Urs Thomann is a Swiss urban planner and a co-founder of the CANactions School in Kyiv and Amsterdam – a unique educational platform where different actors of urban change meet. Bringing together planners, economists, politicians, activists, the school promotes a collaborative approach to urban development and supports multiple initiatives throughout Ukraine. In this interview, Urs shares his vision on urbanism education and the challenges of urban professions.
What is CANactions and what was the story behind this idea?
“CANactions School was founded in 2015 in the most dramatic moment of Ukraine’s modern history: the war in Donbass, the discredited political system and the deep economic crisis have led to increasing scepticism towards the possibility of real change. At the same time, these factors have triggered a growing social demand for a fundamentally new type of relationships between citizens, businesses and authorities in different aspects of everyday life – from cultural to spatial. But who are these people that could become active change-makers and facilitate the process of building new types of connections in Ukrainian cities? What tools and approaches would they need to use to successfully deal with the complexity of current challenges? CANactions was established as an attempt to find answers to these questions.”
How is it different from traditional planning schools?
“Interdisciplinarity, the “learning-by-doing” approach and the practical orientation have become the School’s key principles and shaped its structure. We believe that the impetus for city development must come from local groups, and that’s why we aim to create a collaboration between different stakeholders and teach them to speak a common language, listen to each other and be flexible. Our programs let people with diverse backgrounds and interests – local activists, politicians, civil servants, urban professionals – work together on real-world projects as a group.
“Over the years, CANactions School has been testing and sharpening its methodology — integral and interdisciplinary in its nature — to present design and planning processes as “continuous oscillation” towards a consensual vision of the place. The School’s ambition to connect often opposite and conflicting actors by means of design and planning is, in fact, the way to overcome both the totalistic and naive logic of modernism and the cynical/ironic postmodernist position.”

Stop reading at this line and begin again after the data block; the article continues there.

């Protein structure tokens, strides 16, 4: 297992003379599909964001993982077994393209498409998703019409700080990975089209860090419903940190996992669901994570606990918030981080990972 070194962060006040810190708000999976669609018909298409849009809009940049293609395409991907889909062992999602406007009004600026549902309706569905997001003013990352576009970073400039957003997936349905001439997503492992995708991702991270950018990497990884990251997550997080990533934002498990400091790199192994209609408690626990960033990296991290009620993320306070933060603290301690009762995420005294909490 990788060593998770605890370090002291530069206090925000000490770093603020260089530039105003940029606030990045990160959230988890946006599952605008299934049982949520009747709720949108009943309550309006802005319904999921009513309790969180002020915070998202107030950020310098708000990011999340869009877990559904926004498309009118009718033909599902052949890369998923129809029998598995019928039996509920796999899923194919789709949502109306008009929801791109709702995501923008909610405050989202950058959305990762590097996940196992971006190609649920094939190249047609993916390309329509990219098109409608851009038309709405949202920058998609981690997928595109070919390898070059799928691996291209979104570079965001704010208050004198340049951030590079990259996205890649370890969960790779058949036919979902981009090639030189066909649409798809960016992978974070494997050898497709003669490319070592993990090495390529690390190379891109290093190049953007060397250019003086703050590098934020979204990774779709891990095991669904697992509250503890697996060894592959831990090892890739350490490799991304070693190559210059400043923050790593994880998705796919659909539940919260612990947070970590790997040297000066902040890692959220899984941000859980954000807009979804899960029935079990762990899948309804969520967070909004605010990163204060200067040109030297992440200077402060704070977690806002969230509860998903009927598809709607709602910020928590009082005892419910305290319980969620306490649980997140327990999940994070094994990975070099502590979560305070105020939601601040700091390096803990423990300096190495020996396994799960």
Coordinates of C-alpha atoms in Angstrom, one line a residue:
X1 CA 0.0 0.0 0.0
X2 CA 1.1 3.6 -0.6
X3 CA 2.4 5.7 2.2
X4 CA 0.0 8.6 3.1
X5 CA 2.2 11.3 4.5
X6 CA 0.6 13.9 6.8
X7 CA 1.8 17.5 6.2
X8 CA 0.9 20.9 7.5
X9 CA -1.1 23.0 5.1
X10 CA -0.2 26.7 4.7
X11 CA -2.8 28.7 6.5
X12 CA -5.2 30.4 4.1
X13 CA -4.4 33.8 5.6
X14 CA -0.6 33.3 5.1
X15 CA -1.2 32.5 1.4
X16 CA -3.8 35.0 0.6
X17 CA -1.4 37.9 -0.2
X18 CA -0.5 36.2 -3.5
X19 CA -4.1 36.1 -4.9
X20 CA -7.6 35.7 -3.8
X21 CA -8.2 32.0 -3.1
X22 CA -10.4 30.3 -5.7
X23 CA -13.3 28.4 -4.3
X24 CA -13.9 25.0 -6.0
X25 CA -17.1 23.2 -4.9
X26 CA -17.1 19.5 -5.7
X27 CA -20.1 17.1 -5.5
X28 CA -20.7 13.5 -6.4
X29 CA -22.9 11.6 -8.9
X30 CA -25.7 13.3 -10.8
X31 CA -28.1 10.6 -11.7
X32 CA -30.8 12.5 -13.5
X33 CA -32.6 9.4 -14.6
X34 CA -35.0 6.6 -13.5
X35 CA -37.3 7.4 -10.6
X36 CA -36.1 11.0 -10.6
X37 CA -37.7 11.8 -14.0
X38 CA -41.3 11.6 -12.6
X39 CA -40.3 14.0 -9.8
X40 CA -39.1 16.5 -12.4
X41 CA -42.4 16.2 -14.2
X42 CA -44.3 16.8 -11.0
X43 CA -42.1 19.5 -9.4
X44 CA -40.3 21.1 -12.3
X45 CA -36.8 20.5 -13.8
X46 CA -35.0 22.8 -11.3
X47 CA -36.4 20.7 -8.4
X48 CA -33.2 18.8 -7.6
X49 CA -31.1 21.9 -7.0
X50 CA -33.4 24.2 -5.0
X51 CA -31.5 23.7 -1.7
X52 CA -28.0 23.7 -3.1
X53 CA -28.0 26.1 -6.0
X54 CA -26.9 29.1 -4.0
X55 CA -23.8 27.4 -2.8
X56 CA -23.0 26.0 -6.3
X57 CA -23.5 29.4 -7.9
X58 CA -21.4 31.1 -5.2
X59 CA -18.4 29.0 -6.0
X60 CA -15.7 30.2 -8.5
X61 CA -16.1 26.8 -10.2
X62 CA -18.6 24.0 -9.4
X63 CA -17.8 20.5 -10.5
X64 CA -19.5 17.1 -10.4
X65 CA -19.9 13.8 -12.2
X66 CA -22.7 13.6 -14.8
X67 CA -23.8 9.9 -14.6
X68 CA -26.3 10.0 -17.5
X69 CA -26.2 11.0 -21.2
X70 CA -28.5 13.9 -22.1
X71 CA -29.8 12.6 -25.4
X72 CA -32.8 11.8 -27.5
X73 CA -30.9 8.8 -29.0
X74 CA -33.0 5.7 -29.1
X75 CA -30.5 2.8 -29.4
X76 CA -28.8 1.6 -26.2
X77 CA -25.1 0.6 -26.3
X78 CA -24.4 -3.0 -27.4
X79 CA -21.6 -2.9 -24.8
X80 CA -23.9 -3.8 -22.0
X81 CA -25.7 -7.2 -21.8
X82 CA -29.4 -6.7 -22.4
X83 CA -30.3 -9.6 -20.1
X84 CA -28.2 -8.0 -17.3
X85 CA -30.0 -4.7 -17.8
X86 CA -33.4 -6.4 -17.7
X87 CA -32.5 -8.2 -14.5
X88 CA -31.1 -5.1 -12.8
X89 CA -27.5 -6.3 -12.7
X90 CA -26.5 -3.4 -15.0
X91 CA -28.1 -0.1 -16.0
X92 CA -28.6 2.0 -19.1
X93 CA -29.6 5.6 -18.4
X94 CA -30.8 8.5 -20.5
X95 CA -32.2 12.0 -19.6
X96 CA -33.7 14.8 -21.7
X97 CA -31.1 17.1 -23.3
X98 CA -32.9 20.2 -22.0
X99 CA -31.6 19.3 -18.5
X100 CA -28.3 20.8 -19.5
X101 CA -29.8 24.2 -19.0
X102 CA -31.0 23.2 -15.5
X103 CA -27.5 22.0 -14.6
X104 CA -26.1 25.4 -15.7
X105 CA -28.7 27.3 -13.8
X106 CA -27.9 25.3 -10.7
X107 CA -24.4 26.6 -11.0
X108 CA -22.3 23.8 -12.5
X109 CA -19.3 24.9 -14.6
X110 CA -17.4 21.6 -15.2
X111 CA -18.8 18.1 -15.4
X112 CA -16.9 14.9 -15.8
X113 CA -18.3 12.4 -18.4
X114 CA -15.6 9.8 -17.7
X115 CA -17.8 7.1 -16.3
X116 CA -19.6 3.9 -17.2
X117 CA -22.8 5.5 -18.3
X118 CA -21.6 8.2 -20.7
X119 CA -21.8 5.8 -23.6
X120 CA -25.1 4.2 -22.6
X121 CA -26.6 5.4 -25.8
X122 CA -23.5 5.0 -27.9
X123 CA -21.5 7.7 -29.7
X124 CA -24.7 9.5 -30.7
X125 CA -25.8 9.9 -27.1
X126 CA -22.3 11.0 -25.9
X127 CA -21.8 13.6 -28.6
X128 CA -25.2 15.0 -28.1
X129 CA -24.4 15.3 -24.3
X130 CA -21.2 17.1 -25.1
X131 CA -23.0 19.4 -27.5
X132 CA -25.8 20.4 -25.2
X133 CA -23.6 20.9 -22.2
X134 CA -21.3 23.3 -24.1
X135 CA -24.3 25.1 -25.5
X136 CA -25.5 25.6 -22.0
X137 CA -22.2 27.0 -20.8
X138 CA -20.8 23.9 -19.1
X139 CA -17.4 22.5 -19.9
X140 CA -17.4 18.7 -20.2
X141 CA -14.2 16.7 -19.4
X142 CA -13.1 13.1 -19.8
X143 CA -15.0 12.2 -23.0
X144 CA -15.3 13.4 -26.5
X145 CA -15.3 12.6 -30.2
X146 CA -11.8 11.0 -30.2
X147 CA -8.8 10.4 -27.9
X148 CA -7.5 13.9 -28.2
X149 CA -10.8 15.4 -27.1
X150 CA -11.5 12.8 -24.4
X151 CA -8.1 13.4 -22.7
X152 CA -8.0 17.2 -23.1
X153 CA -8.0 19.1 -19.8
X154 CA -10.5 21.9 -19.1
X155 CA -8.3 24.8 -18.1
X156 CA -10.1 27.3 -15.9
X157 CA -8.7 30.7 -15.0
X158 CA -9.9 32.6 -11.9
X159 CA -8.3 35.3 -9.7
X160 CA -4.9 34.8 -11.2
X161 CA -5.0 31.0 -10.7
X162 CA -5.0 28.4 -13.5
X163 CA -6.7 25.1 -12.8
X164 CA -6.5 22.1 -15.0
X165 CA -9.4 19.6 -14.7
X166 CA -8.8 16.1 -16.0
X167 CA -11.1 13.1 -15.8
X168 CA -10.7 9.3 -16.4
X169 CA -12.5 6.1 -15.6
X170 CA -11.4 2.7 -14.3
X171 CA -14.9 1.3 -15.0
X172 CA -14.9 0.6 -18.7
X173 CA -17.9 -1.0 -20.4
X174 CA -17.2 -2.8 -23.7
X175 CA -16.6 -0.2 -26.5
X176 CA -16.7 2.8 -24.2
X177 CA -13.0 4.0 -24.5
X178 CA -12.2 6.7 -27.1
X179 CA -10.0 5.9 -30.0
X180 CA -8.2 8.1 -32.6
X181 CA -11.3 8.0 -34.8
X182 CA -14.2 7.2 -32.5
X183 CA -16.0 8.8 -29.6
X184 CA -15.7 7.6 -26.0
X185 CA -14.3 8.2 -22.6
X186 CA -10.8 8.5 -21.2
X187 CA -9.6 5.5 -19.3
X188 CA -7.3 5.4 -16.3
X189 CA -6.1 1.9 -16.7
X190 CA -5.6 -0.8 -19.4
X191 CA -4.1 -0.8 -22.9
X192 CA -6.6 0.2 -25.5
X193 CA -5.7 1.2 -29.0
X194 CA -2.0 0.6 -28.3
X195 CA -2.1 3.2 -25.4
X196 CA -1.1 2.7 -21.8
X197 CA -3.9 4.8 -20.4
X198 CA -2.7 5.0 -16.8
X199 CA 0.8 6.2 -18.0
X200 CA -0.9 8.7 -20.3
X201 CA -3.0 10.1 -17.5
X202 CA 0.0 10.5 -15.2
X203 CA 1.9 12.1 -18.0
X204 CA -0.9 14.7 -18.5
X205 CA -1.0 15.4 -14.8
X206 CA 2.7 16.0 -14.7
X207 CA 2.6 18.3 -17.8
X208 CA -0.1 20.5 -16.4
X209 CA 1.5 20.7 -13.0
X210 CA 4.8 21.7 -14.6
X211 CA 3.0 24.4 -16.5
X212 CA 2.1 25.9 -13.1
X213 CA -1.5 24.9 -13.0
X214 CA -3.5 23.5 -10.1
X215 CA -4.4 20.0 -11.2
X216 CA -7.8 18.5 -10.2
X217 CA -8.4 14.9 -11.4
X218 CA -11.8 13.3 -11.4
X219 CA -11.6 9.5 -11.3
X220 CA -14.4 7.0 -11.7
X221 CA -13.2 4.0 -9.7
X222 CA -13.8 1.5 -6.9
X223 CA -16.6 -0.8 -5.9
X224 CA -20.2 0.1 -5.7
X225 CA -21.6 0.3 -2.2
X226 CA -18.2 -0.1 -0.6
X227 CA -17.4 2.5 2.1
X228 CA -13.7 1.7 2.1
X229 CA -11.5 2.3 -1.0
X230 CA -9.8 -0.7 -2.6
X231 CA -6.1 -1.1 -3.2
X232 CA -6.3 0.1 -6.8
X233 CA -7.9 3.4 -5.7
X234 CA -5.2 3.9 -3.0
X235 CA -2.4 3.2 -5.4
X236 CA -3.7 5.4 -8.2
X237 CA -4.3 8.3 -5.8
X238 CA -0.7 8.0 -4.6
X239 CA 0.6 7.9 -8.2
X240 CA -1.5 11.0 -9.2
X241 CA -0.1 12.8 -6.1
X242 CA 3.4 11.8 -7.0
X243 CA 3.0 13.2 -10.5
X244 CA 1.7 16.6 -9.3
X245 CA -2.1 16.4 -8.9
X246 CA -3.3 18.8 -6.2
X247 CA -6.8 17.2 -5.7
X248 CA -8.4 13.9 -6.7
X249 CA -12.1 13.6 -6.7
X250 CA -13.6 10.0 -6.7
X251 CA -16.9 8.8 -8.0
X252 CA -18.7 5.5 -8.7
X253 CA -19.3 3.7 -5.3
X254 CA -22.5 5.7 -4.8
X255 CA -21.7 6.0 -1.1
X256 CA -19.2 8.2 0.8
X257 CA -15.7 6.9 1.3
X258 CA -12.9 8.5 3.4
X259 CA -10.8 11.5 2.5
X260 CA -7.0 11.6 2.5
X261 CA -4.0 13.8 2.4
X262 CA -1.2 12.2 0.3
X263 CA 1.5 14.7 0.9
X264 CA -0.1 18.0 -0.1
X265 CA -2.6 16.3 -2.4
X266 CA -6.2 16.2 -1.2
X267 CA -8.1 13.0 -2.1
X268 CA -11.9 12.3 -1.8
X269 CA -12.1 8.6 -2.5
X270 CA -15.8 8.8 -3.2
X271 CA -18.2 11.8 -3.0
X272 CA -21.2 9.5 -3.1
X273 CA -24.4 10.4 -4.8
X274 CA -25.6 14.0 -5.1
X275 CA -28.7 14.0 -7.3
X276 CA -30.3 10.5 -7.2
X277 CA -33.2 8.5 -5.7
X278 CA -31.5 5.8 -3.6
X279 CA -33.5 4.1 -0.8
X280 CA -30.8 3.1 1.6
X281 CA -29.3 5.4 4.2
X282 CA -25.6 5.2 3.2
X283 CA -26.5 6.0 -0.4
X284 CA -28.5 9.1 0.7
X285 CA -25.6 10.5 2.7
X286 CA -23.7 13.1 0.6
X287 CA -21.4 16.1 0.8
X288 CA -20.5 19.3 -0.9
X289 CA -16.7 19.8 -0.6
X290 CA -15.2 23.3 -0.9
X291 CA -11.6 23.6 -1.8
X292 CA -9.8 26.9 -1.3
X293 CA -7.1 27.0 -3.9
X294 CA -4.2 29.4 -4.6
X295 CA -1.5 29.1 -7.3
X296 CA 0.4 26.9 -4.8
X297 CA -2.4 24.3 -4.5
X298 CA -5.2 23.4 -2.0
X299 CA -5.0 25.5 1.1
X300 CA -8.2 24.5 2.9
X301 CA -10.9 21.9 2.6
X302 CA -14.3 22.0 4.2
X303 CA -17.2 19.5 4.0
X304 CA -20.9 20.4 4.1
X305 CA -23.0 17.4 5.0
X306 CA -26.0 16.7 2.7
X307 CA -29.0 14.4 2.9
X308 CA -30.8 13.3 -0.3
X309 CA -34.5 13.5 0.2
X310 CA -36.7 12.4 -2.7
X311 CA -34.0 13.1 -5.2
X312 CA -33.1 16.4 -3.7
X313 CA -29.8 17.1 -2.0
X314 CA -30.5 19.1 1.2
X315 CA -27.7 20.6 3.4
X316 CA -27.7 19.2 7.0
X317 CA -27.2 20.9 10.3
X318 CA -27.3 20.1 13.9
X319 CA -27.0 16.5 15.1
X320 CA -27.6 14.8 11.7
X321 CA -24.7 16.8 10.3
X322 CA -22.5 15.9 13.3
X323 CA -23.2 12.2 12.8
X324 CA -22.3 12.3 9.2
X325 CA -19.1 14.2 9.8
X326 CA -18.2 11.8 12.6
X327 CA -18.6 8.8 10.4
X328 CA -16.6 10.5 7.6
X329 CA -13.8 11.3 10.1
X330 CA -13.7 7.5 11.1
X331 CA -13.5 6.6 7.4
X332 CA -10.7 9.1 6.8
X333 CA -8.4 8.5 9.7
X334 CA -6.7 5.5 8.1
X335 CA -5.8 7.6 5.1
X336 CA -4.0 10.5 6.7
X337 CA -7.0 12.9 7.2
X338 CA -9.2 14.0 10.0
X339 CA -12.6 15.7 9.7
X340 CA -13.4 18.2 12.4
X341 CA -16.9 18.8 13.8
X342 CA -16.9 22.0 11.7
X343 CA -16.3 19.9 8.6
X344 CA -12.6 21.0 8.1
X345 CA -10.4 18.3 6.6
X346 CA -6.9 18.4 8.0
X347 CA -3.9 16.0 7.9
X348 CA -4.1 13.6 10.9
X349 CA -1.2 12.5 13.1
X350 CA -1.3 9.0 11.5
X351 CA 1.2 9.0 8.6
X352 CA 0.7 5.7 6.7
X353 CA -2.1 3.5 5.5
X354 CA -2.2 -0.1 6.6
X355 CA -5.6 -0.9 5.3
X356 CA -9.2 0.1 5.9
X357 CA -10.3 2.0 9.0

Are there any examples of the projects realised by the CANactions’ students?
“Our students often keep working together on their independent projects even after the program ends, and CANactions supports these initiatives. One such project is a new cultural center in a former water tower in Zhytomyr, run by a group of our students – architects, urban planners, project managers and economists from different Ukrainian cities. Using our methodology, they brought together the city administration, an urban development agency and an NGO to create a mixture of viewpoints about the tower’s role in the city and work out its development strategy.
“The team has not only focused on adaptive reuse but also introduced the principles of strategic design in their work. Such an approach allowed the participants to elaborate on an interdisciplinary and comprehensive concept. Last but not least, the working group was able to bind and strengthen the current development strategy of the whole city, offering new scenarios for the tower’s renovation. This approach helped the project win the public competition, and now it is being implemented in collaboration with the Zhytomyr City Council and international NGOs.”
In your opinion, what new urban professions will emerge in the future? What skills will be crucial for these professions?
“The core philosophy of our school is not to strive for new professions, but to enhance cooperation between people with different backgrounds. Citizens, politicians, architects, engineers, philosophers – they all have a major impact on how cities develop, and that’s why it’s so important to move towards a more collaborative and comprehensive approach. To improve our cities, we need people – from politicians to activists – who can embrace complexity and synthesize rather than polarize. Having different mixtures of skills and core competencies, these people should become “stabilizers” for the urban system. This ability to create better understanding and smooth interaction between various professions and stakeholders is the core competence we teach in our educational programs. In opposite to the predominant approach where different specialists are being separated from each other, we prepare our student to become Urban Change Managers, who can successfully navigate urban transformation.”